The National Committee for Quality Assurance recently launched a new Health Equity Accreditation, which provides a framework for healthcare organizations to achieve health equity goals and a survey tool to help them self-assess and prepare for accreditation. This new accreditation standard is a welcome sign of progress, and it represents an opportunity to go further; healthcare organizations could be required to demonstrate progress in making their health equity-related data and decision-making accessible to impacted patients and communities.

Similarly, the Health Equity Organizational Assessment was created in 2018 by the Health Quality Innovation Network to help healthcare institutions prioritize health equity. The free self-assessment allows institutions to examine their culture and practices around equity across seven areas that span from collecting data to communicating findings to resolving gaps in care. While the assessment creates some benchmarks for health equity, institutions that complete it are left to make and enforce changes on their own, and the assessment data is not easily accessible to community members or external stakeholders.

Possibilities for external monitoring

Health care can look to other sectors for strong examples of external monitoring. For example, many U.S. cities and counties have passed ordinances to create benchmarking and transparency requirements for energy efficiency in existing buildings. Cities like Seattle have even adopted an equity approach for this work by prioritizing outreach and compliance for buildings that are in BIPOC and marginalized communities. Similar types of benchmarking ordinances could be adopted to mandate health equity standards for health care. This might involve building on policy benchmarks created by initiatives like CityHealth, which evaluates cities based on how well their policies promote health and well-being. City governments can create new policy benchmarks that mandate health equity reporting standards and transparency for local hospitals and health systems.

Questions* You Should Ask About Compliance at Your Healthcare Institution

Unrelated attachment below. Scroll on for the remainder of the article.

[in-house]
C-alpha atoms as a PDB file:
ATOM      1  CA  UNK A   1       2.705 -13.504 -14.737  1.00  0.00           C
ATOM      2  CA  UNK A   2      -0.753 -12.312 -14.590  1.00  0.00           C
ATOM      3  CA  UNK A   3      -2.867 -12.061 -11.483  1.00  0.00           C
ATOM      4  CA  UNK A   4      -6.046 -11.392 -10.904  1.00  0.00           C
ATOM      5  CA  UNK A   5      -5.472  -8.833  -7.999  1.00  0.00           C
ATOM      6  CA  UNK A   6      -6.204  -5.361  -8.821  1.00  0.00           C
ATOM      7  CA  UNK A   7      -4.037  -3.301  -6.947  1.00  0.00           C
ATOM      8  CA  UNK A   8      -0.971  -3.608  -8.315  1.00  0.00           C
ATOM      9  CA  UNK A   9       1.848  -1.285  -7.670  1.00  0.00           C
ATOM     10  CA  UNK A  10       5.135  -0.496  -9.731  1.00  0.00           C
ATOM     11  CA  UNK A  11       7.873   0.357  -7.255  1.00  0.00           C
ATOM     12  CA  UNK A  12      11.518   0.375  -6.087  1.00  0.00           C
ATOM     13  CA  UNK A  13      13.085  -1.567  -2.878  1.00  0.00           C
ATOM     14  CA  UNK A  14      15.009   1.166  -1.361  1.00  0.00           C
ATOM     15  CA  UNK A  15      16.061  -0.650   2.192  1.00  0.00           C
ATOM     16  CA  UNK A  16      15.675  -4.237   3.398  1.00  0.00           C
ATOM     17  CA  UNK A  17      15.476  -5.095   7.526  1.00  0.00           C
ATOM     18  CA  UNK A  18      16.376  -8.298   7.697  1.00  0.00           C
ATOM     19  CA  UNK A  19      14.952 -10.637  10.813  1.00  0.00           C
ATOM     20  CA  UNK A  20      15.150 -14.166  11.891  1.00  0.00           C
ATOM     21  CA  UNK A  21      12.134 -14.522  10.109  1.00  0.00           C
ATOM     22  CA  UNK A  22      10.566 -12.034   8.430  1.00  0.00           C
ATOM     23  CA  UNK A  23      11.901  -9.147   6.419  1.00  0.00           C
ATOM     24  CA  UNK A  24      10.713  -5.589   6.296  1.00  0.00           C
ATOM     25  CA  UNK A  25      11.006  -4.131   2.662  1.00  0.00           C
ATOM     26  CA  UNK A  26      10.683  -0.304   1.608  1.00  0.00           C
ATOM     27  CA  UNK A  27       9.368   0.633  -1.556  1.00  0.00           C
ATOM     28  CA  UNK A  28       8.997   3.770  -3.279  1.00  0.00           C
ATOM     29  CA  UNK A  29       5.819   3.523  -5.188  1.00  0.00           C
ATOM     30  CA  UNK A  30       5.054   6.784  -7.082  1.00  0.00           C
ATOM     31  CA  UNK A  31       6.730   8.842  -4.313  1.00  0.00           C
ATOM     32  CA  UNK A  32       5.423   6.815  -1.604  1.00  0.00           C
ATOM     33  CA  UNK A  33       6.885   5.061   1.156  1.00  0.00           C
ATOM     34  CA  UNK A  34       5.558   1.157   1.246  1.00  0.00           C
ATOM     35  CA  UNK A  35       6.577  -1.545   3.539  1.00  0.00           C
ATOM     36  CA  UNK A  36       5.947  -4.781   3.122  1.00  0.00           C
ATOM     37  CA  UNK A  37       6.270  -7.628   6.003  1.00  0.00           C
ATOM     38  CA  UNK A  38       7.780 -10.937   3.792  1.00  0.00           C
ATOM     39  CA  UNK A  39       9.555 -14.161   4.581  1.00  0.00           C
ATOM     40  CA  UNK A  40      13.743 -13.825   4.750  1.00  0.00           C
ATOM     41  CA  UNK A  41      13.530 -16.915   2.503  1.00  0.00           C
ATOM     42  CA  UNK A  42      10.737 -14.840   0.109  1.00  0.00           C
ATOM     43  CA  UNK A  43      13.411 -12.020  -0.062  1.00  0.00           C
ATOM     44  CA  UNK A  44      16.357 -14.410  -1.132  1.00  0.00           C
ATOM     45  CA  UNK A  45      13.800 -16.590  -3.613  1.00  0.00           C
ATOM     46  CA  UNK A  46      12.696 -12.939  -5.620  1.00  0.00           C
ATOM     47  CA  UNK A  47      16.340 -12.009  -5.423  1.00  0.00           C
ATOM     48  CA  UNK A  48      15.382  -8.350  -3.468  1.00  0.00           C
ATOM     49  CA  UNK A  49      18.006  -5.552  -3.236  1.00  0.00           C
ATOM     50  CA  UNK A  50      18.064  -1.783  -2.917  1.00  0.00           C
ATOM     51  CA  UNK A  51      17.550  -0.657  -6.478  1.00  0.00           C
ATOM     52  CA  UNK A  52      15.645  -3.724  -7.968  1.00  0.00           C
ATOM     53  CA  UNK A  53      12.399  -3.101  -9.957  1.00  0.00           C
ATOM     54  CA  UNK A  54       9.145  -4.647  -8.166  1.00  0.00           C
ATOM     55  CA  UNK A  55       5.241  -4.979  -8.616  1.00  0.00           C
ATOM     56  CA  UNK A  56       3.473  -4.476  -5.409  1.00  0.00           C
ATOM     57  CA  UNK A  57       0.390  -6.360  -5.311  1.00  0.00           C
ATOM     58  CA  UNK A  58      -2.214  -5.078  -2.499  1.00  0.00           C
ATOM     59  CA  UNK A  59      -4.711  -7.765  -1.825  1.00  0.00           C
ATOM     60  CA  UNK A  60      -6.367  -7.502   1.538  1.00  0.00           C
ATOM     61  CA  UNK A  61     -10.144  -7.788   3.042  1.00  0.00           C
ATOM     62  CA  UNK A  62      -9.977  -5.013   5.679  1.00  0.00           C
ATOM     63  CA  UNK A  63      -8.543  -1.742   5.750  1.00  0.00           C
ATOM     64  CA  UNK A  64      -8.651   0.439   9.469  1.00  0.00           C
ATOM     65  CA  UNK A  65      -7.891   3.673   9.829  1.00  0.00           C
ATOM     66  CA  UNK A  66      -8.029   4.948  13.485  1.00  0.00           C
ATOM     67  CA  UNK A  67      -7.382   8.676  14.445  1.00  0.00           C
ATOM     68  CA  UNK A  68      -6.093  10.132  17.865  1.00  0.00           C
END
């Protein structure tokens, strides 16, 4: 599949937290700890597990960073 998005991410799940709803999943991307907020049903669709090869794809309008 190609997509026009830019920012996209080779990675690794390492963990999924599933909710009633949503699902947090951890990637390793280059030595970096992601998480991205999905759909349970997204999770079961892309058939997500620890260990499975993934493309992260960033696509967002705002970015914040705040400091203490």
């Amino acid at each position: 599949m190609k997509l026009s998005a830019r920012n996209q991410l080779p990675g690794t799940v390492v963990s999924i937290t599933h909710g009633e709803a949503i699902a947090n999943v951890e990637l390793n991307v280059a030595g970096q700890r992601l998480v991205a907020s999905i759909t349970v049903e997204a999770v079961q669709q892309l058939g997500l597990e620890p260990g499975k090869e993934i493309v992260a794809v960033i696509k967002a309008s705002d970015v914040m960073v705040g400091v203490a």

*These questions are adapted from Dr. Bram Wispelwey and Dr. Michelle Morse’s article, An Antiracist Agenda for Medicine.

To monitor data about health equity efforts, HealthBegins recommends finding opportunities to ask and discuss these questions about compliance at your healthcare institution:


  1. What internal monitoring and evaluation processes does your healthcare institution use to ensure that health equity initiatives are effectively implemented and generating positive outcomes?
  2. To what extent does your institution’s board provide oversight and monitor institutional efforts to advance racial justice and health equity, including efforts to address institutional, social, and structural drivers of health equity?
  3. What external monitoring and evaluation processes—both local and national—does your healthcare institution actively participate in to help ensure health equity initiatives are effectively implemented and generating positive outcomes?
  4. To what extent are patients and community members, including those with lived experience and belonging to marginalized communities, involved in monitoring and evaluation processes?
  5. What are your healthcare institution’s benchmarks, agreed to with the community, for measuring compliance with advancing racial justice and health equity?
  6. Beyond reporting on equity-related measures required by payers and regulators, how else does your healthcare institution engage in adaptive learning and seek and share information with internal and external stakeholders to help achieve long-term health equity and racial justice goals?


By: Rishi Manchanda, Sadena Thevarajah, and Kate Marple